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Life Sci Alliance. 2019 Jun 3;2(3). pii: e201900315. doi: 10.26508/lsa.201900315. Print 2019 Jun.

Molecular characterization of Chlamydomonas reinhardtii telomeres and telomerase mutants.

Author information

1
Sorbonne Université, CNRS, UMR 7141, Institut de Biologie Physico-Chimique, Biologie du Chloroplaste et Perception de la Lumière chez les Micro-algues, Paris, France stephan.eberhard@ibpc.fr.
2
Central European Institute of Technology, Masaryk University, Brno, Czech Republic.
3
Sorbonne Université, CNRS, UMR 7141, Institut de Biologie Physico-Chimique, Biologie du Chloroplaste et Perception de la Lumière chez les Micro-algues, Paris, France.
4
Sorbonne Université, PSL Research University, CNRS, UMR 8226, Institut de Biologie Physico-Chimique, Laboratoire de Biologie Moléculaire et Cellulaire des Eucaryotes, Paris, France.
5
Sorbonne Université, PSL Research University, CNRS, UMR 8226, Institut de Biologie Physico-Chimique, Laboratoire de Biologie Moléculaire et Cellulaire des Eucaryotes, Paris, France zhou.xu@sorbonne-universite.fr.
6
Sorbonne Université, CNRS, UMR 7238, Institut de Biologie Paris-Seine, Laboratory of Computational and Quantitative Biology, Paris, France.

Abstract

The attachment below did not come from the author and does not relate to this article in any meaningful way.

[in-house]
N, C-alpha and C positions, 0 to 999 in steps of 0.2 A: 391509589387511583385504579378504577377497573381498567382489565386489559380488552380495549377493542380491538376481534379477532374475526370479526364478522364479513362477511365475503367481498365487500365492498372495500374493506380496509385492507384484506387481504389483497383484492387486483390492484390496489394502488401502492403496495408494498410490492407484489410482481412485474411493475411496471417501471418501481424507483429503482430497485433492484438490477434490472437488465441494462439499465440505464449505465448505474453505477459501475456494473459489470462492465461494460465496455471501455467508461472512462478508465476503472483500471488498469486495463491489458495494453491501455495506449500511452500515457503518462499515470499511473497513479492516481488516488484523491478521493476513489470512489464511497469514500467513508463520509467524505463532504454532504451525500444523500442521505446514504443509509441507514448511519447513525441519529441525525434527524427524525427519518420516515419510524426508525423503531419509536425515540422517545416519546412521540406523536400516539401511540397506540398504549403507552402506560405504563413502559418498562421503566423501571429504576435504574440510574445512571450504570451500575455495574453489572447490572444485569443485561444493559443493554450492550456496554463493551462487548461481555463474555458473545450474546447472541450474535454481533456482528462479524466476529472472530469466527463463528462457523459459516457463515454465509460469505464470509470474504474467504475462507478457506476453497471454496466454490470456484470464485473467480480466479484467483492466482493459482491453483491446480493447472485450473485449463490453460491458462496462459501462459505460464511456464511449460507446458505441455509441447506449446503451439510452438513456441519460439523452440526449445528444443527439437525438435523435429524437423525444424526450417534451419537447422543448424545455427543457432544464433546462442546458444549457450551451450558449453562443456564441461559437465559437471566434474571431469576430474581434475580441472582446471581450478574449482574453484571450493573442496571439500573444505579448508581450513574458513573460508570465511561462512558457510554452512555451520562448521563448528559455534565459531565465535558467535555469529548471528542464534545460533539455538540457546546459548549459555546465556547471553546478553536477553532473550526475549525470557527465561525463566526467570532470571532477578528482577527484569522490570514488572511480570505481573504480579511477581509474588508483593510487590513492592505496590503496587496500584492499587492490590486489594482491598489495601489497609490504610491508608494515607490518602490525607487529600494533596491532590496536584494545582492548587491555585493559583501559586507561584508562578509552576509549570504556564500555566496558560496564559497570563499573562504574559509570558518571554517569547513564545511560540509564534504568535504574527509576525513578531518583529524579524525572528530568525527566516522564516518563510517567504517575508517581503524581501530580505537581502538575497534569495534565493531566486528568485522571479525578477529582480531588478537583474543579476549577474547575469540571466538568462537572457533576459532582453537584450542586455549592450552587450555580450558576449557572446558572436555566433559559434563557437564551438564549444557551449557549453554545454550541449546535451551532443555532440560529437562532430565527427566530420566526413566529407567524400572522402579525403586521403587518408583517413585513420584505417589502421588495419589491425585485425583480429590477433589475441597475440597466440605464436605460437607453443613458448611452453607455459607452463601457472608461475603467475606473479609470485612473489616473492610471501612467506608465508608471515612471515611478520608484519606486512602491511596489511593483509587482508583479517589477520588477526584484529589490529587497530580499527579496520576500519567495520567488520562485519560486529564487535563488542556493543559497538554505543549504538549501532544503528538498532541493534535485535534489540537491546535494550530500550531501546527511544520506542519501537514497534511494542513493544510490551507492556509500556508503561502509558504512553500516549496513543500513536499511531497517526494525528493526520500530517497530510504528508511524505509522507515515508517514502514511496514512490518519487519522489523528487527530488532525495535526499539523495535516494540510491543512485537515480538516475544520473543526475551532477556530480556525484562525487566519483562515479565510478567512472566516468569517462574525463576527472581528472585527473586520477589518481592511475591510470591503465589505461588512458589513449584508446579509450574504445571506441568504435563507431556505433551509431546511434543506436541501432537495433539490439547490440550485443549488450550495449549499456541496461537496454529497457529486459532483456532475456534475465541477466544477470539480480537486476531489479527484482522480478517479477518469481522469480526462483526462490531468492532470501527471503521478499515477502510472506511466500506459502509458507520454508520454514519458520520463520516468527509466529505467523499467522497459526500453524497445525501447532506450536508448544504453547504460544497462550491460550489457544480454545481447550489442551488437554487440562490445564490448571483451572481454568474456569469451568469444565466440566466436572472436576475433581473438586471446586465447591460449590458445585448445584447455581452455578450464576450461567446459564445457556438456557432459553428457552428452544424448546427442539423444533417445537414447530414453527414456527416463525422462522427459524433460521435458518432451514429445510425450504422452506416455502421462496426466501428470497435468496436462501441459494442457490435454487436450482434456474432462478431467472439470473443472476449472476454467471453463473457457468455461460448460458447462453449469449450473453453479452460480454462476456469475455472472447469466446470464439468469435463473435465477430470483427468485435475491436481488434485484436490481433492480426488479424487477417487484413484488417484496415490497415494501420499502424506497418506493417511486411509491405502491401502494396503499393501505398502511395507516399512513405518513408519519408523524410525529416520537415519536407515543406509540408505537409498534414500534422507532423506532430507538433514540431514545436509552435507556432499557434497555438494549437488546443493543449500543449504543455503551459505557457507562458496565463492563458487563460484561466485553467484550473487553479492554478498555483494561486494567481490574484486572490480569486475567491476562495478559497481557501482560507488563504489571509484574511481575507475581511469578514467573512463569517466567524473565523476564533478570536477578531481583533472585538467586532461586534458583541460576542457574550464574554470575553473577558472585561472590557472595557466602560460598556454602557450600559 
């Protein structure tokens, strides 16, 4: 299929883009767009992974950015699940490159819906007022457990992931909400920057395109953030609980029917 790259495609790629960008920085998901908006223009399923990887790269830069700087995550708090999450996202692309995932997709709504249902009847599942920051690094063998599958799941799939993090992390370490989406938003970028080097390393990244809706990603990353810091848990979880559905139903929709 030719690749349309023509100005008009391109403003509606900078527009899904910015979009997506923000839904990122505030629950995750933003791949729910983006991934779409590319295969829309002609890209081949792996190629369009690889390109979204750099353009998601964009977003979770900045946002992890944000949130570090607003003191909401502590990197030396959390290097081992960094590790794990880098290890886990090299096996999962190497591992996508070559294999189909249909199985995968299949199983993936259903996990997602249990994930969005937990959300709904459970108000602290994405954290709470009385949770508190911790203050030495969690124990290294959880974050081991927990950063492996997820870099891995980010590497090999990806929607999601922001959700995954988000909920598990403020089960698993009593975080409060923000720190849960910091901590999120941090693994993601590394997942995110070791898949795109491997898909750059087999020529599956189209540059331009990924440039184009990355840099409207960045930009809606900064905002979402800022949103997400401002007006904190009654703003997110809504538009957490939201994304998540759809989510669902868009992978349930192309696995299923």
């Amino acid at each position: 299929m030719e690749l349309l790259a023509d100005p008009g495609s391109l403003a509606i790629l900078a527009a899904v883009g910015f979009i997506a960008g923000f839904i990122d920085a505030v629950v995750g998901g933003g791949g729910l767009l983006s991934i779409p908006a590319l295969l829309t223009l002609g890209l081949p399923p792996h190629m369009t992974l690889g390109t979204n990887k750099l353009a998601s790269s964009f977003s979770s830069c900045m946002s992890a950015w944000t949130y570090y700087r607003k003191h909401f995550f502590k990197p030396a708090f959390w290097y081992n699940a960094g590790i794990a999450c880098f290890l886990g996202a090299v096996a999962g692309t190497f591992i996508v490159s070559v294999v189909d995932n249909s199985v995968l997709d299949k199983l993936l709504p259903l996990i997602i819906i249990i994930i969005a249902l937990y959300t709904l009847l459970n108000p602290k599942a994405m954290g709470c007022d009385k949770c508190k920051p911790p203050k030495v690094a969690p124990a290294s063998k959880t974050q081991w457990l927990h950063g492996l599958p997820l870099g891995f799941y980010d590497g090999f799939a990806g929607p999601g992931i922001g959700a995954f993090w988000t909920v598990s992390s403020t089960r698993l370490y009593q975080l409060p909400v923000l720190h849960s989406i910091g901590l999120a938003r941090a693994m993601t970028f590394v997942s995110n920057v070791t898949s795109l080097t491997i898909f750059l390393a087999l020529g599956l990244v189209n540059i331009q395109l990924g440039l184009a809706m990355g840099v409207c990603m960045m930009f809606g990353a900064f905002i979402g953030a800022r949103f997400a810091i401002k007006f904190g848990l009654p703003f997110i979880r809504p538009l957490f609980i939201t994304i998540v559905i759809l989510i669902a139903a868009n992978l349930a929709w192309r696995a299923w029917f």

Telomeres are repeated sequences found at the end of the linear chromosomes of most eukaryotes and are required for chromosome integrity. Expression of the reverse-transcriptase telomerase allows for extension of telomeric repeats to counteract natural telomere shortening. Although Chlamydomonas reinhardtii, a photosynthetic unicellular green alga, is widely used as a model organism in photosynthesis and flagella research, and for biotechnological applications, the biology of its telomeres has not been investigated in depth. Here, we show that the C. reinhardtii (TTTTAGGG)n telomeric repeats are mostly nondegenerate and that the telomeres form a protective structure, with a subset ending with a 3' overhang and another subset presenting a blunt end. Although telomere size and length distributions are stable under various standard growth conditions, they vary substantially between 12 genetically close reference strains. Finally, we identify CrTERT, the gene encoding the catalytic subunit of telomerase and show that telomeres shorten progressively in mutants of this gene. Telomerase mutants eventually enter replicative senescence, demonstrating that telomerase is required for long-term maintenance of telomeres in C. reinhardtii.

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